Breyan stilled completely. His brown eyes grew huge and dark. 'I'm not safe,' he said gravely. Then, as if to prove it, he grabbed her roughly against him so she could feel the whole of him, and kissed her again, a wild kiss nothing like the ones she'd had from Will, or Pup, or even Breyan himself before. Just as quickly, he let her go, spinning out of the web of her hair. He didn't go far, remaining side by side with her, almost but not quite touching. Norah didn't know what to think.
For a time they remained like that, a handsbreadth apart. Breyan was her shadow. His thoughts twined with hers, and Norah sensed his annoyance when she'd compared his kisses to the two mortal boys she also loved. That thought brought her up short. Love? Breyan paced her, moving again only when she did. From anyone else, it would have been unnatural, even frightening. But it was Breyan, whom she trusted with more than her life.
'Why didn't you come after me?' she said in frustration when he didn't say anything more.
'I couldn't.' Breyan flicked his wrist to slow his movements, and Norah circled back. 'I was barred from the mortal world unless you called. You didn't call me.'
'I didn't—how could I call you?' Even as she said it, Norah felt guilty, for letting Pup kiss her, for still having feelings for Will even though she could never, would never have him.
Breyan's eyes dropped down to the ruby red pendant that hung between her breasts.
"Oh!" Norah breathed a stream of bubbles with her involuntary gasp. 'How?'
'It's tied to me. I thought you understood.'
Norah hadn't understood. She wasn't, when it came right down to it, one of them, either. She stared at Breyan with wide eyes.
'It's all right. You had to find out for yourself. I couldn't influence you.' He bit his lower lip in frustration.
'Who told you you couldn't leave?' Norah demanded. 'Was it Neistah?' She couldn't say 'my father.'
'It was Anais.' Breyan swam a little distance away, but he held her gaze with his own. Anais was Queen of this land. No one, save possibly her own son, could gainsay her.
'You had to choose,' Breyan told her, placing a soft kiss on her lips. His eyes were tender as he held her still with just that one small touch.
Norah moved against him, lengthening the kiss. 'Then I choose you,' she sent. 'Breyan, I want to stay here with you.'
'I want you to stay, too,' Breyan sent regretfully, breaking off their kiss. 'But when you're ready. I told you I'd wait. You did not intend to come to me this time. It was the blood gate that opened the way.'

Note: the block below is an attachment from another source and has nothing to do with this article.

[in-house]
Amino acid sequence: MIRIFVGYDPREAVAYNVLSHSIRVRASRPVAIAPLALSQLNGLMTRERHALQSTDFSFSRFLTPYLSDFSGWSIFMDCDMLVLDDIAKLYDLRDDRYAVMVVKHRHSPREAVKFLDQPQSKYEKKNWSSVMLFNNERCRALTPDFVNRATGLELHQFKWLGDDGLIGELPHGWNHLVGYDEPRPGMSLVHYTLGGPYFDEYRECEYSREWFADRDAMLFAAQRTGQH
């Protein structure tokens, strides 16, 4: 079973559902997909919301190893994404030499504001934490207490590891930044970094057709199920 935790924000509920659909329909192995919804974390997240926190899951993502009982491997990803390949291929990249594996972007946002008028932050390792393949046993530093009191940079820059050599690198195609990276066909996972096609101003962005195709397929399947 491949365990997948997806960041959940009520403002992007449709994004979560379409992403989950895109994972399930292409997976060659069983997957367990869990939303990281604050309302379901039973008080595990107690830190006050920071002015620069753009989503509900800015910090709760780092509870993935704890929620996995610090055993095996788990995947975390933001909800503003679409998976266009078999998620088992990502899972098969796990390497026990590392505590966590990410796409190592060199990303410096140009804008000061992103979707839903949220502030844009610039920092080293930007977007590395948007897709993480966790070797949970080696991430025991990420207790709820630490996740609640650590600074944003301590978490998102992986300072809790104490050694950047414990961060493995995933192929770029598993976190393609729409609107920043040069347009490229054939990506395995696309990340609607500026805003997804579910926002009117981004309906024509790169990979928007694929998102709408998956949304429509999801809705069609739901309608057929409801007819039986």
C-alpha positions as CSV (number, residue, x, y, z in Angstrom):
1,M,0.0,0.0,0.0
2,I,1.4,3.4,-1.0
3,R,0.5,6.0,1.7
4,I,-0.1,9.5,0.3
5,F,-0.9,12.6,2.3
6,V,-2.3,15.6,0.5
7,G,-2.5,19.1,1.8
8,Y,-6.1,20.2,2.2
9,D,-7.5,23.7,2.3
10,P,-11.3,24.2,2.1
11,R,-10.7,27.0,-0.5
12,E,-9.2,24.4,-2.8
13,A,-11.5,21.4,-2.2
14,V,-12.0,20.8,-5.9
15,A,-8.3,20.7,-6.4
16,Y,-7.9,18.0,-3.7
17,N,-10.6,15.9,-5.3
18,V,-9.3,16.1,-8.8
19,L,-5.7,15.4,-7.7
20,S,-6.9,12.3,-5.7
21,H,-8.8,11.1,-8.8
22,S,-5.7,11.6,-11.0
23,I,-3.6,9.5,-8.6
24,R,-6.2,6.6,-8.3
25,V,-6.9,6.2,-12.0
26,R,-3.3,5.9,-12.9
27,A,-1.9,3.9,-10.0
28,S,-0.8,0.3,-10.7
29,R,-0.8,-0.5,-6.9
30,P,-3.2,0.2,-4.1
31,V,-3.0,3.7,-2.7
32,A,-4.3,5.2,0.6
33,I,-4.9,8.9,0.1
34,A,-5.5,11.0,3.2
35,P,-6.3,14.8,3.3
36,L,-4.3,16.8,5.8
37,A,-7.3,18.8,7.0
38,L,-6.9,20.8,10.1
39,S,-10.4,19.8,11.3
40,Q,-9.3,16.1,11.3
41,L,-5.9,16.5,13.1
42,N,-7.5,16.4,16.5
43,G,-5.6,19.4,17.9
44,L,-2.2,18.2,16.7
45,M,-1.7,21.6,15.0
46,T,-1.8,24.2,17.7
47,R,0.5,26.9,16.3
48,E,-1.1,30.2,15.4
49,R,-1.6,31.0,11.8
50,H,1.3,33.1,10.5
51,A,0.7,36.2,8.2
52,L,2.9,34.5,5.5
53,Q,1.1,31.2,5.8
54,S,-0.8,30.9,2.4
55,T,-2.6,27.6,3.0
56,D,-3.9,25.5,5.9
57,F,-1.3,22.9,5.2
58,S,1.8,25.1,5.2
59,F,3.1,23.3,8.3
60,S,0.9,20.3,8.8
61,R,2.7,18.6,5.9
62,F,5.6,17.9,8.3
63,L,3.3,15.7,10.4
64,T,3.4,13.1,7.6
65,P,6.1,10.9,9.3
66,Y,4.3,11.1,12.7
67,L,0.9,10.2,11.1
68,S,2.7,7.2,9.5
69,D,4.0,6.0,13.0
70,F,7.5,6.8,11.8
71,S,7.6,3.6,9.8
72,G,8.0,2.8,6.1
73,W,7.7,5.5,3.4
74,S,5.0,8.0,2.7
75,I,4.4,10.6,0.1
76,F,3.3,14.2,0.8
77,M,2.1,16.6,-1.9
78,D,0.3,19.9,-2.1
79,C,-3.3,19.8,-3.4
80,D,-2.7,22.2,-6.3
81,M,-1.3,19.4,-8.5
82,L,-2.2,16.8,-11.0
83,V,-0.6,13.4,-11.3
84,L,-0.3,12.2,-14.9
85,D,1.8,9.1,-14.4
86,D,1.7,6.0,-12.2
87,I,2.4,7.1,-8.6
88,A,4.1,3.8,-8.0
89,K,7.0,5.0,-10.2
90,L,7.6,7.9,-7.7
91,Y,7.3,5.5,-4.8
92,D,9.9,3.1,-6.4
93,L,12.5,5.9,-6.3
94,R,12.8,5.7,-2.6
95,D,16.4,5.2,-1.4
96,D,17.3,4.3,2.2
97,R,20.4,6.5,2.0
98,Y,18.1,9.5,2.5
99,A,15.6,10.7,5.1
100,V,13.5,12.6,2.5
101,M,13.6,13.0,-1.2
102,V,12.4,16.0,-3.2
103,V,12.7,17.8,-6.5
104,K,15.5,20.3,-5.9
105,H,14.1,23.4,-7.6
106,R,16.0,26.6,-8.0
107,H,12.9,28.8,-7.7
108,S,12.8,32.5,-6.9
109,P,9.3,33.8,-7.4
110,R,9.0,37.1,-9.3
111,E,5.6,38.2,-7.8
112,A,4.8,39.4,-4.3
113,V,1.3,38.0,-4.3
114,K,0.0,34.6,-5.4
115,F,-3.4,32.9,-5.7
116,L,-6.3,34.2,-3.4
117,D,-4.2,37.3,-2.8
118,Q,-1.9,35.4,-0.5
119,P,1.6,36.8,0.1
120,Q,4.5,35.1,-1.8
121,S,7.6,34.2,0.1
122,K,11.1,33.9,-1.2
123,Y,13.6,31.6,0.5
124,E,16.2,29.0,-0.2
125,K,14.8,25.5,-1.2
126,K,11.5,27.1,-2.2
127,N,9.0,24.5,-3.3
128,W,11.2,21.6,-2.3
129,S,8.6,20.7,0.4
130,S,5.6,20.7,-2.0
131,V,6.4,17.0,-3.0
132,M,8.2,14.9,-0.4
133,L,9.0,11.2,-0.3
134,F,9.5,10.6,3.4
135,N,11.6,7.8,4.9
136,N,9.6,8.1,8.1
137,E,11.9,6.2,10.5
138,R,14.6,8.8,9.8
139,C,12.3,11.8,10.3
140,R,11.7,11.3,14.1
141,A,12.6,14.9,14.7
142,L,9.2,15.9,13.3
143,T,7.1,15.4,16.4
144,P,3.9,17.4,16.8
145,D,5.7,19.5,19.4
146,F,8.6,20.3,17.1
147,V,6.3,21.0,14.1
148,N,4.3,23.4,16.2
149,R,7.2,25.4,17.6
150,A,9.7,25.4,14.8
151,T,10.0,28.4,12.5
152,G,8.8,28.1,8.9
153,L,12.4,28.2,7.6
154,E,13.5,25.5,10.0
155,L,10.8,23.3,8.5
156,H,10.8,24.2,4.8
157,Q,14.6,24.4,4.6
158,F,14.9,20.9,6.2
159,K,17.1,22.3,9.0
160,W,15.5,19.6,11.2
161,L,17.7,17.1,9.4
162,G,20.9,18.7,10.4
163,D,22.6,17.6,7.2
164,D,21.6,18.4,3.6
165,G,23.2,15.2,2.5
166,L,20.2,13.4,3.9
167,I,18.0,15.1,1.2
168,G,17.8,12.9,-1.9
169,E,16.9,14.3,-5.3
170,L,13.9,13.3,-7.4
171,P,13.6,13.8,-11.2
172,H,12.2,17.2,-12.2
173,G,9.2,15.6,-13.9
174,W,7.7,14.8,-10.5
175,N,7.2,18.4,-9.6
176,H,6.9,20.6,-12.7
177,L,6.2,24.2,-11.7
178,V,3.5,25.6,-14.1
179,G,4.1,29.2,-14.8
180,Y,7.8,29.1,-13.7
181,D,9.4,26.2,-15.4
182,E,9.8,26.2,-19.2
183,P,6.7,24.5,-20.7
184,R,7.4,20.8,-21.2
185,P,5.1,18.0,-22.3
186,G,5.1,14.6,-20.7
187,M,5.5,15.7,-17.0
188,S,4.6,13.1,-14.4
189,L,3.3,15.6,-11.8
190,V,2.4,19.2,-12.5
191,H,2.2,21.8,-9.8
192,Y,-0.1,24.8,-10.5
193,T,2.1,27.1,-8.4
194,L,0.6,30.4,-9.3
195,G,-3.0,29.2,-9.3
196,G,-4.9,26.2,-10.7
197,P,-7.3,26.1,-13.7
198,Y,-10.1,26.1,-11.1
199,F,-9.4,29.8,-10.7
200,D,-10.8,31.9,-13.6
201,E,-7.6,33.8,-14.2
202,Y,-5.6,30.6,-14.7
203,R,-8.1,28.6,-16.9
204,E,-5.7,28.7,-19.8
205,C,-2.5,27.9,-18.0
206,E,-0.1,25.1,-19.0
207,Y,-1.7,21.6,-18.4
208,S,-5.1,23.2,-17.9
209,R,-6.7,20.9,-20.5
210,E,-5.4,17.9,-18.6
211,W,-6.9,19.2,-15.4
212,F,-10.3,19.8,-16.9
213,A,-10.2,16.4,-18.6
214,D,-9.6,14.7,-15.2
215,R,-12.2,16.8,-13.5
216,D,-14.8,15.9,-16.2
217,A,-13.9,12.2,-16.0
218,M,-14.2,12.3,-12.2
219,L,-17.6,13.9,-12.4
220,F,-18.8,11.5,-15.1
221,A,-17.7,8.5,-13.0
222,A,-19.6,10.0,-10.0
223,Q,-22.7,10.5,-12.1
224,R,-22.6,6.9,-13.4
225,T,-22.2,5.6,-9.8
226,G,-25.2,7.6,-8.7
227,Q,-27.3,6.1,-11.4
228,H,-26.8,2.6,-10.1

'I'm ready now! I told you I don't want to go back!' Norah thought of her grandfather who couldn't even look at her, of her little sister who hated her. She thought of Will who she could never have and wouldn't want to, and of Roselle and the baby that would come. She thought of Lou, who was finally happy, and her mother who really did love her. Could she really just turn her back on all of them?
Breyan folded her into his arms and swam to shore. They lay in the warm sunlight, with Norah cradled in Breyan's tender embrace as she cried silently. She wasn't even sure what she was crying for. 'Because you have to go back,' Breyan told her. 'Remember the pendant. If ever you need me, truly need me, call and I promise I will come to you.' He wiped away her tears.
'Breyan.' The lady stood before them, splendid in her armor. 'Have you been trying to seduce my granddaughter?'
Norah let out a startled laugh and sat up. 'No, Lady, it was me, and Breyan was very much the gentleman.'
Anais raised her eyebrows. 'Breyan?' But she smiled. 'You may stay as long as you like. When you are ready, I will show you the way to return to the mortal world.'
'Is Will all right? Did he get back safely? You told him I'm all right?' The questions burbled out of Norah.
'He is fine. He awaits you by the frozen pond near your home, being too stubborn to go inside where it is warm. He was a little—overwhelmed, I think—by my presence. I left him in Leane's hands.'
Norah wasn't sure Leane was a better choice. 'Will is enamoured of our kind,' she said in explanation.
'Go,' Breyan said, standing abruptly. He helped Norah to her feet and accepted the faerie gown which Anais handed him, helping Norah into it. 'You can't leave him to freeze. Go, settle your stubborn mortal lover and make your peace with your world. You will come back to me. I will wait.'
"He's not my lover!" Norah protested aloud.
'Nor am I—yet,' Breyan answered, his eyes twinkling. 'But not for lack of wanting.'
Leaving was harder for Norah the second time. She didn't want to go. Her heart ached for Breyan and for this land she was coming to love. At the edge of the gate between worlds, Anais embraced her. 'You have a hard role, my precious grandchild. I won't pretend it will be easy for you to walk in two worlds knowing you must only choose one. Know that many people love you, and the choice is yours.'
That, thought Norah as she stepped through the gate, was the problem.